In this small article I want to explain how to use your Yubikey as 2-factor device for logins on Linux. I used the “Yubikey 5” for this article. If you use an older one, some option will maybe not work. Make sure to read https://developers.yubico.com/yubikey-personalization/Manuals/ykpersonalize.1.html before reading further.
You need the following Arch Linux packages for this tutorial:
If you have a fresh Yubikey, the second slot or second configuration should be free, but you can verify this with using the following command:
$ ykinfo -1 -2 slot1_status: 1 slot2_status: 1
If both slots show the number 1, both slots are configured. If one of them shows 0, the slot is not configured. Normally it should look like this with a fresh key:
$ ykinfo -1 -2 slot1_status: 1 slot2_status: 0
The first slot is for Yubico OTP. Yubico OTP needs internet access for connecting to the Yubikey Servers for verifying the challenge, you mostly use this for FIDO/FIDO2 logins on websites. We can’t guarantee internet access on our laptop, so we will use the slot 2 instead.
The following command will configure the slot 2 for a challenge:
ykpersonalize -2 -ochal-resp -ochal-hmac -ohmac-lt64 -oserial-api-visible -ochal-btn-trig.
Let’s analyze the command, so we know what’s going on:
ykpersonalize: Is the the Yubico tool for configuring your Yubikey.
-2: Means that we want to configure the second slot.
-ochal-resp: Refers to “challenge-response” mode, the mode we want to configure for logins.
-ochal-hmac: This is our “message authentication code” for the challenge. Message authentication codes are used for providing integrity to a message. HMAC uses a hash function (for example SHA-1) for calculating a hash of our message and an outer and inner pad. The outer and inner pads are just constants, that are added to the stream on different moments during the hash calculation. If you want to read more about HMAC, you can do this here: https://tools.ietf.org/html/rfc2104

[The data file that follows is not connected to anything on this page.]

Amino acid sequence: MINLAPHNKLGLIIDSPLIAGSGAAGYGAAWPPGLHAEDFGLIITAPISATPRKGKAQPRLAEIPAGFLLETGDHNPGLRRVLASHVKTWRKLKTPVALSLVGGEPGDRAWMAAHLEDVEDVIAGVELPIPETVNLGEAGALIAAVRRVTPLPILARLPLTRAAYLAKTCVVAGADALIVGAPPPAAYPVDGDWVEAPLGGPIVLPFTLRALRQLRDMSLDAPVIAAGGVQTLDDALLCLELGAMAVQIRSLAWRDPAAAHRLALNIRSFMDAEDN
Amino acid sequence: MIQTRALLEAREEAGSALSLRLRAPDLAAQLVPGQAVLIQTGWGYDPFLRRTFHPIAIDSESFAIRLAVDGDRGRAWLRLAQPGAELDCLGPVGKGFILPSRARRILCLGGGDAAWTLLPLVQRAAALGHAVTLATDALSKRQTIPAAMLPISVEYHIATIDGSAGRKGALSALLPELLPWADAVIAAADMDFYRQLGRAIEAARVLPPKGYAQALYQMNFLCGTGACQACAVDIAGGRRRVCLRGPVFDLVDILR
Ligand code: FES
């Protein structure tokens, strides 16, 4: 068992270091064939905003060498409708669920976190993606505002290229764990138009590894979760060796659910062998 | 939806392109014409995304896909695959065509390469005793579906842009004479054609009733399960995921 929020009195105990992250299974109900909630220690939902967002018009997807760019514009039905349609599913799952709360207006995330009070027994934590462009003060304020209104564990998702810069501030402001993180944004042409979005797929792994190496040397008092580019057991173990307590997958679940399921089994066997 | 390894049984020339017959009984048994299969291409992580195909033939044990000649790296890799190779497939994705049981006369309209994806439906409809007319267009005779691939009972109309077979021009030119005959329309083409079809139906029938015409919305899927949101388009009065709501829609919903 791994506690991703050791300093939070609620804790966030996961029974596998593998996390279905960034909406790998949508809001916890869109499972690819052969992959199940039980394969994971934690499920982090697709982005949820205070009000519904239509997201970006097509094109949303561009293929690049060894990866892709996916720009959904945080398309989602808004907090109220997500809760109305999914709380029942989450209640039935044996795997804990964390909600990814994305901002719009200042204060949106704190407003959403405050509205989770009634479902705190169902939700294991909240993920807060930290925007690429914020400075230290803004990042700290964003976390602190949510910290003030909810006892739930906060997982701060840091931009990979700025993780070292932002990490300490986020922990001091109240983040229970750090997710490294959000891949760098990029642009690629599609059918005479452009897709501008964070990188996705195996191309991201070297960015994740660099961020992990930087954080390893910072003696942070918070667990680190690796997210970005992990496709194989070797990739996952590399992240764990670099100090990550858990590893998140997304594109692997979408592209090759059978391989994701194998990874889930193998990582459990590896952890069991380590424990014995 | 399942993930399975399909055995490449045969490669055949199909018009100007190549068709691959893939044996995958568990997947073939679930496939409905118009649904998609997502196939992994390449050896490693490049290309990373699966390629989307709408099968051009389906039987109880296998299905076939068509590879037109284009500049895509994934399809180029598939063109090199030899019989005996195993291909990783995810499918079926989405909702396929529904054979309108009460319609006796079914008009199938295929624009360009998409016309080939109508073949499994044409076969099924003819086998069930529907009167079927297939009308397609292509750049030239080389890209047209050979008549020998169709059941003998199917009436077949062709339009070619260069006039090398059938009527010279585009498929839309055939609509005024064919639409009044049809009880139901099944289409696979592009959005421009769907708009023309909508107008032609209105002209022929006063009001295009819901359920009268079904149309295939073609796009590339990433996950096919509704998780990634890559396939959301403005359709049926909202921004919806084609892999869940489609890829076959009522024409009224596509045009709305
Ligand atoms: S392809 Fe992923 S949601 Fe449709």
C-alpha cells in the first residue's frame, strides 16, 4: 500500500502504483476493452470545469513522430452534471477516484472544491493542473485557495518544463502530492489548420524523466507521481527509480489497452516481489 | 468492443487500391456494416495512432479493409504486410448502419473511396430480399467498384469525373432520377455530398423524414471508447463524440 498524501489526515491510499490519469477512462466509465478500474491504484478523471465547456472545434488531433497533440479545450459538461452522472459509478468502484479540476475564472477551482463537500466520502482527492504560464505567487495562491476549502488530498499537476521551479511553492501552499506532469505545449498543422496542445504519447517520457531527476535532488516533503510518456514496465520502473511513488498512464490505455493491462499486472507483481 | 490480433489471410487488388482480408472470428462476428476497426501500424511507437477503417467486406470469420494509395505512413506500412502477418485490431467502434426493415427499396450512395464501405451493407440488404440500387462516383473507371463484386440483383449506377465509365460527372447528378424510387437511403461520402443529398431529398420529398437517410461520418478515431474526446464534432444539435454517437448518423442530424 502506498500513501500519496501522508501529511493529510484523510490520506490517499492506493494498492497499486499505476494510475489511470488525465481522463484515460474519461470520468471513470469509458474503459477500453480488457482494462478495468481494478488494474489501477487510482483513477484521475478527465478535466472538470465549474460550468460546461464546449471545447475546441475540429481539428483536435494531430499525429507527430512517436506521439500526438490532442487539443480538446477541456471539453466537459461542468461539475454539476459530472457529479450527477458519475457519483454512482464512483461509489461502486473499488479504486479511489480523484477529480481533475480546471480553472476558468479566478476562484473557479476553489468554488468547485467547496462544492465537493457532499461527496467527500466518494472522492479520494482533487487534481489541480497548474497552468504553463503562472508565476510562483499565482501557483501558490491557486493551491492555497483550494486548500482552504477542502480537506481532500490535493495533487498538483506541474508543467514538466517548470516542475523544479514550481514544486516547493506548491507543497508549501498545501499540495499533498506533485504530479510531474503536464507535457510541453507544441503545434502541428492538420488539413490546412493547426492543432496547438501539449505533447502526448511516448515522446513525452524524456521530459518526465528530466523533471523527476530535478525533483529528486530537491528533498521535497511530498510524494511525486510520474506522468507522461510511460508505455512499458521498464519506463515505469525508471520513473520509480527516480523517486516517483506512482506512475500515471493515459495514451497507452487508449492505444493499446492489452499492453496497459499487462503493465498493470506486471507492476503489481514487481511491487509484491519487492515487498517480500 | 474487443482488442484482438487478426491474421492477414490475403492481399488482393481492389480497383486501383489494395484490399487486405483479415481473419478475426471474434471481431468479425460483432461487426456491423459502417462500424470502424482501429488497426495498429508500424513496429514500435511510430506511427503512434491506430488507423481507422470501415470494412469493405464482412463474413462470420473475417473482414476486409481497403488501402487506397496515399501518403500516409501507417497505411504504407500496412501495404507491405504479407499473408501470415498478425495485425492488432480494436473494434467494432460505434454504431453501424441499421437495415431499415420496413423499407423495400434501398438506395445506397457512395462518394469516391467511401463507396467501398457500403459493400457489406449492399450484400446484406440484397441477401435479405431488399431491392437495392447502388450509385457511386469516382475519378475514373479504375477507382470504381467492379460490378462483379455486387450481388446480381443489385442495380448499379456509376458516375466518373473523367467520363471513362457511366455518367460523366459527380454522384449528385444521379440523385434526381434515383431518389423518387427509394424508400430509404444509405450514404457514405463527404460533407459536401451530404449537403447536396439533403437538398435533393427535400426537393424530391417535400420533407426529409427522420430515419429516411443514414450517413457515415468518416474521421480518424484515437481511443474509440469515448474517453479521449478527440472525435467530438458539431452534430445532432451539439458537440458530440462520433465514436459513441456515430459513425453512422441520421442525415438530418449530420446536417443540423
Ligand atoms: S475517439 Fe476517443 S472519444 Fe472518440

-ochmac-lt64: This means we calculate the HMAC on less than 64 bytes input.
-oserial-api-visible: The Yubikey will allow its serial number to be read using an API call.
-ochal-btn-trig: The Yubikey will ask for confirmation on every challenge via button pressing.
If you have triggered this command, you can verify if the second slot has been configured via:
Then you need to create a
.yubico directory in the home directories of the users you want to auth via Yubikey (for example:
mkdir /home/chris/.yubico). For the challenge we generate a challenge and store it in the yubico directory via:
ykpamcfg -2 -v.
The last step is configuring
/etc/pam.d/system-auth. You should see this line in your
/etc/pam.d/system-auth file (you want to open a root shell while editing pam, in case you lock yourself out):
[..] auth required pam_unix.so try_first_pass nullok [..]
You need to add the following line before this line:
auth sufficient pam_yubico.so mode=challenge-response. Therefore it should look like this:
[..] auth sufficient pam_yubico.so mode=challenge-response auth required pam_unix.so try_first_pass nullok
With the keyword
sufficient we specify that either one of our authentication elements are sufficient. Hence we can use our normal password for authentication or or yubikey with long pressing on the button.
If you prefer real 2-factor authentication you can substitute this keyword with the keyword
required. Then you will need both for logging in, the password and the Yubikey.